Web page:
In both her Swedish and American incarnations, Lisbeth Salander — the girl with the famous dragon tattoo — is no “strong woman protagonist” caricature. She is a bundle of paradoxes that naturally occur all the time in real life but less frequently on the big screen: damaged yet strong; prickly yet vulnerable; brilliant about so many things, yet apparently clueless when it comes to human interaction; both a victim and a conqueror.
Such a character resists glossy packaging, especially since the stories in the Millennium Trilogy by Stieg Larsson (who died before the books were published) are also rife with violence, much of it sexual in nature, much of it against women. In fact, the Swedish title of the original 2005 Larsson novel Americans know as The Girl With the Dragon Tattoo doesn’t mention girls or dragons; it’s Män som hatar kvinnor, which in English translates to Men Who Hate Women. The brutal sexual assaults that Lisbeth experienced as a child are partly an explanation for her seemingly antisocial behavior and partly the motivator for her unsparing willingness to go after men who abuse women.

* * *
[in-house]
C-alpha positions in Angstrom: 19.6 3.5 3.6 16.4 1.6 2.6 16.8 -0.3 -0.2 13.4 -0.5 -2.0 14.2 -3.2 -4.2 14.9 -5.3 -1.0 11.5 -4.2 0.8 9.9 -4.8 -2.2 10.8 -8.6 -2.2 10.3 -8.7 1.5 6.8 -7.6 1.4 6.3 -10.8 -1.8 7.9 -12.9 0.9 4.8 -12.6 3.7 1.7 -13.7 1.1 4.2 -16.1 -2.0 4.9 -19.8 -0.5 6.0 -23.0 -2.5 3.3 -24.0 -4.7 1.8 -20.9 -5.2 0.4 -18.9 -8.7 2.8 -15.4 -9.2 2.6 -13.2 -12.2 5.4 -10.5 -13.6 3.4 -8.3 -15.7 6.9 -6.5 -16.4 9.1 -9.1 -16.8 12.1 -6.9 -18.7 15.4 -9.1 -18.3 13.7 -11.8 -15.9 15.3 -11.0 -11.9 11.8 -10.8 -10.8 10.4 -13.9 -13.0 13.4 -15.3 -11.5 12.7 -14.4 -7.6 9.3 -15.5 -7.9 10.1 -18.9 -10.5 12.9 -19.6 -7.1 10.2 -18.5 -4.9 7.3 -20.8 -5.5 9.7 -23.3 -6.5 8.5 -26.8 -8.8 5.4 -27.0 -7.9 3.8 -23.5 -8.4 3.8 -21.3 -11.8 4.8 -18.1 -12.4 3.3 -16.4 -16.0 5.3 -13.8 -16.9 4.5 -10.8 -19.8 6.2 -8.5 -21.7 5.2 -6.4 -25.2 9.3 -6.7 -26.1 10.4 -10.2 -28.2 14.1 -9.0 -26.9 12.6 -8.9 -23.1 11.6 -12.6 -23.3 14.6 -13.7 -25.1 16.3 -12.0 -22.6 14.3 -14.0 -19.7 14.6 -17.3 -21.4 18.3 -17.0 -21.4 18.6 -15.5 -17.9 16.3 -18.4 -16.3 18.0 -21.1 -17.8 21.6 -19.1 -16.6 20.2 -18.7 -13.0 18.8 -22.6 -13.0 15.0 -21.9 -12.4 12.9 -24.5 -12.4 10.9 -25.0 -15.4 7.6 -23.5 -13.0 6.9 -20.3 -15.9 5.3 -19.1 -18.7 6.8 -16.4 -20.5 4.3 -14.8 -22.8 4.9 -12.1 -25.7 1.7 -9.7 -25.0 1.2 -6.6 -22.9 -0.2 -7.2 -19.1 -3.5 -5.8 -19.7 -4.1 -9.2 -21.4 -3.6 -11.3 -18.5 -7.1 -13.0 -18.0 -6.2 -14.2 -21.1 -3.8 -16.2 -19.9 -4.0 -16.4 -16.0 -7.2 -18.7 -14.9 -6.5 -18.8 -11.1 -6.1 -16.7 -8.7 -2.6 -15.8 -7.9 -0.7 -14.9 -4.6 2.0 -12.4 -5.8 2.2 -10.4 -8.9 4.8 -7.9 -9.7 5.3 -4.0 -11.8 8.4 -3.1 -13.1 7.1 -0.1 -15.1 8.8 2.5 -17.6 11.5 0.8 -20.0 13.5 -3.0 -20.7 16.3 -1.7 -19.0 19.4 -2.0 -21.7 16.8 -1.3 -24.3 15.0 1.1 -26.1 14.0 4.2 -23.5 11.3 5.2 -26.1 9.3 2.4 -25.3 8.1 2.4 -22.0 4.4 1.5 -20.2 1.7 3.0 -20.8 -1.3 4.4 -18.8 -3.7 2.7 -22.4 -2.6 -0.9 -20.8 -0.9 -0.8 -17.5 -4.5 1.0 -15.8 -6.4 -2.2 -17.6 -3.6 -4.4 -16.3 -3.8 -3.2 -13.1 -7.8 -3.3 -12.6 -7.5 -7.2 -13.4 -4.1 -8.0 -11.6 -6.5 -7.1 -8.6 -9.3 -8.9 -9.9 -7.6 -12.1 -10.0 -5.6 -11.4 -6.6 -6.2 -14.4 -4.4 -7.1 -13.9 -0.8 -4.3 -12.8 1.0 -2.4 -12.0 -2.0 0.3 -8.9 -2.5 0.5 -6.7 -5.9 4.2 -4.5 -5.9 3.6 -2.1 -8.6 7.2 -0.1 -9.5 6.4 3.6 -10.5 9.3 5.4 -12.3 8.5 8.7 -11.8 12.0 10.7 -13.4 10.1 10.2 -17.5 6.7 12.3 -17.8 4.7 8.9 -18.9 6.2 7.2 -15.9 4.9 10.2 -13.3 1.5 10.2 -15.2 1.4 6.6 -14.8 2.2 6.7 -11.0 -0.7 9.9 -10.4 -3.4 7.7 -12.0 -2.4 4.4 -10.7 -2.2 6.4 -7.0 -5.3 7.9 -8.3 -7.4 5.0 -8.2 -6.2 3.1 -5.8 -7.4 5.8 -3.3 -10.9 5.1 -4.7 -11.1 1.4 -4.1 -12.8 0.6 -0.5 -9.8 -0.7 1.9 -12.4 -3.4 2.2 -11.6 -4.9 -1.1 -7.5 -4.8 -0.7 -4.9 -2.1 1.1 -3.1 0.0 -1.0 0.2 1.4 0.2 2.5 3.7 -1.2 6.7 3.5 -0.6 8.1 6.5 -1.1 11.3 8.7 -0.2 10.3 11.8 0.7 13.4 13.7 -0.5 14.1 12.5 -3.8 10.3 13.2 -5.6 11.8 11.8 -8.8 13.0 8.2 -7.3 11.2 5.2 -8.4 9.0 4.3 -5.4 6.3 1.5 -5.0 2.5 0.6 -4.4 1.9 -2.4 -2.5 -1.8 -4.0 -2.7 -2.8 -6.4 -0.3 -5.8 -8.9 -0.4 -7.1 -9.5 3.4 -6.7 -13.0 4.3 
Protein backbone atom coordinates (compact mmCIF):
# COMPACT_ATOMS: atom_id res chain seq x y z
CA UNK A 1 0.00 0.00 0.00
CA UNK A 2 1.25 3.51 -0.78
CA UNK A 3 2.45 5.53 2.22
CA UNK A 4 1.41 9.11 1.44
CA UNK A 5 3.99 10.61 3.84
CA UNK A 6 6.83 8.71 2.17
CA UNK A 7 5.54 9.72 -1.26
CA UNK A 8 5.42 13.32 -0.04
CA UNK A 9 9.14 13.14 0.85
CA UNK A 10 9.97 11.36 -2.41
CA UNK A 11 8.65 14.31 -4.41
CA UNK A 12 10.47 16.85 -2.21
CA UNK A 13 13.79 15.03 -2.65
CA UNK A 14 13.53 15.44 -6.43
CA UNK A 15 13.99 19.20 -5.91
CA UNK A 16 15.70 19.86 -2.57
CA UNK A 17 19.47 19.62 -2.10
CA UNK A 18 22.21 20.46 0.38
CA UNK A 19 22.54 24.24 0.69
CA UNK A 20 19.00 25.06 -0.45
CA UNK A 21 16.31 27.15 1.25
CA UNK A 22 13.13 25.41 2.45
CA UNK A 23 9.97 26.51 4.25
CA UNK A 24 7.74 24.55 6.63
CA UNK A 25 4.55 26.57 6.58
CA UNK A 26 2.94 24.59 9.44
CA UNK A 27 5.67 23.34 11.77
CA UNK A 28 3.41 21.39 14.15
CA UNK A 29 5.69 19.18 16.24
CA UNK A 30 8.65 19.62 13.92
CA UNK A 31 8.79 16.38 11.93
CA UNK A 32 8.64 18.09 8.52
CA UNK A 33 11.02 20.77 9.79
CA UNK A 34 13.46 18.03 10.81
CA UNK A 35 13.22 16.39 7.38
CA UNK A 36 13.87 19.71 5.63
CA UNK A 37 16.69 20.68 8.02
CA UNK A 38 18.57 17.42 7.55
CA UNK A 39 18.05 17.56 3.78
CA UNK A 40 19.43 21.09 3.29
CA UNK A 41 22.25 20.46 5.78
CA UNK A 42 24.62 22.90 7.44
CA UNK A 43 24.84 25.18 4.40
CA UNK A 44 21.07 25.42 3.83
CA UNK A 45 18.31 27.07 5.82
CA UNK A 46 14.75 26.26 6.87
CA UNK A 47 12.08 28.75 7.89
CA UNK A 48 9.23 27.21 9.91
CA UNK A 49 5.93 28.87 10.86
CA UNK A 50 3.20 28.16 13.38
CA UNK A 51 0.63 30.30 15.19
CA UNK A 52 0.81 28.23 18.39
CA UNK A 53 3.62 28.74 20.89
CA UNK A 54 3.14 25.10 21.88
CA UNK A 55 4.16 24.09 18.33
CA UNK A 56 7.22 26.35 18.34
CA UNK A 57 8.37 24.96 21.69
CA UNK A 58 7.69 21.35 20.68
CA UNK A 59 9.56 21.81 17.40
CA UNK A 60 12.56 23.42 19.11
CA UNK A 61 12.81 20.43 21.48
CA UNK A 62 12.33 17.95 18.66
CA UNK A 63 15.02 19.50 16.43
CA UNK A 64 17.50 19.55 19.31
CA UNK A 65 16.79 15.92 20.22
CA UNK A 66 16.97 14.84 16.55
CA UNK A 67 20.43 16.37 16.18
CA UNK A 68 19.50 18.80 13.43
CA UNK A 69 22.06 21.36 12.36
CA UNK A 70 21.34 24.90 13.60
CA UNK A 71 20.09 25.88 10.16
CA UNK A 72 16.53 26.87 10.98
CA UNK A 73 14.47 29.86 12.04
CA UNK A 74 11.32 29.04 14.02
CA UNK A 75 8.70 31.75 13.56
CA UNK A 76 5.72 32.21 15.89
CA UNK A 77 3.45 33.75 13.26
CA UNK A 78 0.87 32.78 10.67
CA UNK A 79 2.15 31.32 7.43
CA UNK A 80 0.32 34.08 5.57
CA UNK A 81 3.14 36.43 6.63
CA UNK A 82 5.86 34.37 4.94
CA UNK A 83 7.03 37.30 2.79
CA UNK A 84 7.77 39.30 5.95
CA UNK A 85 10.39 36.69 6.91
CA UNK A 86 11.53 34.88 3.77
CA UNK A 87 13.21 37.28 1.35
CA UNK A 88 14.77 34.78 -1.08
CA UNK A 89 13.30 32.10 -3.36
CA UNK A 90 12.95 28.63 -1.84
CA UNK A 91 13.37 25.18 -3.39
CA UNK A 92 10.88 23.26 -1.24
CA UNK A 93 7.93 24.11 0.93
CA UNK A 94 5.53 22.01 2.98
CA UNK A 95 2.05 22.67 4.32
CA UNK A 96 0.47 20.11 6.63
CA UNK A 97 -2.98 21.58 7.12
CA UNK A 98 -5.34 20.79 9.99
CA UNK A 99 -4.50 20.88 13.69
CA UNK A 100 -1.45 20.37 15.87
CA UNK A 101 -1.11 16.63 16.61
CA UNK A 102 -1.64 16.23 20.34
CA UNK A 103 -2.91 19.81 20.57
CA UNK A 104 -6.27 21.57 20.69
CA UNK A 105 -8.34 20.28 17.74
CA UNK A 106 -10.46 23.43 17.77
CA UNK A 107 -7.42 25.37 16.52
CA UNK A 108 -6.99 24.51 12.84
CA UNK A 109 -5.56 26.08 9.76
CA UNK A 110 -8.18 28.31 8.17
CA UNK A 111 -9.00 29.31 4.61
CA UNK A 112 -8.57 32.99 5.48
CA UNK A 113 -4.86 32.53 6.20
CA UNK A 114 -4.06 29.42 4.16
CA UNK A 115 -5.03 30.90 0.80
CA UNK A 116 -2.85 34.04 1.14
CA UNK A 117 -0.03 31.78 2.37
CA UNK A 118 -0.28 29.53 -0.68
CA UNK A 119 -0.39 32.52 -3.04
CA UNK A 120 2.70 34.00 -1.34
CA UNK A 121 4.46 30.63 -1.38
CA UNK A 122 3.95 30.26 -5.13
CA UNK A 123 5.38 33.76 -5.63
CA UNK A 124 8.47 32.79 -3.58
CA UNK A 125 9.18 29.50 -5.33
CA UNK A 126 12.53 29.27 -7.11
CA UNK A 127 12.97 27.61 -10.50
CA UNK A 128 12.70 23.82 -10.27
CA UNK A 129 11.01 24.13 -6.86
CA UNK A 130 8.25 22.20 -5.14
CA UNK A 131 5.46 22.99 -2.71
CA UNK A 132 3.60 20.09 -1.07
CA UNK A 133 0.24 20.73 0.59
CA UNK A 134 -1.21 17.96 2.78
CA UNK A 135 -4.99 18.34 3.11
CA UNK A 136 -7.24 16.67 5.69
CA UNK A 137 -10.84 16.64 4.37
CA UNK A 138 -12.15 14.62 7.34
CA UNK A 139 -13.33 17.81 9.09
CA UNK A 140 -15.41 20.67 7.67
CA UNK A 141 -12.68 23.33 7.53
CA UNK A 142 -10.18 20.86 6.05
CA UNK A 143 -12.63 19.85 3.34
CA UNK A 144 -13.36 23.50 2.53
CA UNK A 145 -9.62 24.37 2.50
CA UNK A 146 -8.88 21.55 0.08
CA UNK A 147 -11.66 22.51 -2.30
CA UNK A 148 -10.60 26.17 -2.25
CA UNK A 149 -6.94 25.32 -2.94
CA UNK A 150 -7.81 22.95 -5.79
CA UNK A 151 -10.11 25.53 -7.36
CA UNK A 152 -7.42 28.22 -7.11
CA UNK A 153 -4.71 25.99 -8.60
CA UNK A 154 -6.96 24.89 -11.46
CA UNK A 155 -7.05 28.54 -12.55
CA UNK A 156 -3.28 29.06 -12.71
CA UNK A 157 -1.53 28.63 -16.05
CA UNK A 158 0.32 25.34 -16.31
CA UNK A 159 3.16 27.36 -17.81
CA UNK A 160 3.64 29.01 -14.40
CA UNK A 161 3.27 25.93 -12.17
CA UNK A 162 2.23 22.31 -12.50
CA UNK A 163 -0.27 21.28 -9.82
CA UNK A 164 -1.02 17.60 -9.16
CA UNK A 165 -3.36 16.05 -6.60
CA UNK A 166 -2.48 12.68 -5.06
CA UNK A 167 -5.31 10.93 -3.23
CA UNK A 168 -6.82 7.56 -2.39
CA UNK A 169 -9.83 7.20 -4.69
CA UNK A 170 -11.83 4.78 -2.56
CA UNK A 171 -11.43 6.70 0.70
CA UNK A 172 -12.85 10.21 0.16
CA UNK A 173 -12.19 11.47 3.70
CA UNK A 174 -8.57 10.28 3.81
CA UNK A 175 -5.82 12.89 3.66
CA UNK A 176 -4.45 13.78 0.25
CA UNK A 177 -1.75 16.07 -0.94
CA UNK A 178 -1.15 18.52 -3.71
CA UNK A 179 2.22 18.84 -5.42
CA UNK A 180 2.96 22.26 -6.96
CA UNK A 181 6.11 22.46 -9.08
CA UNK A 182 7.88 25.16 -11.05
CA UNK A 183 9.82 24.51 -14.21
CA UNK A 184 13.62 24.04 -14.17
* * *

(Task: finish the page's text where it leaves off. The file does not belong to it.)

But Larsson’s best-selling trilogy of novels and their largely successful film adaptations — three Swedish-language films starring Noomi Rapace, all released in 2009, and Hollywood’s 2011 version of The Girl With the Dragon Tattoo, starring Rooney Mara and directed by David Fincher — testify to the enduring appeal of Lisbeth Salander to some audiences. She’s been praised and criticized. Whether or not she’s a feminist heroine has been debated. But she has always been, at minimum, intriguing.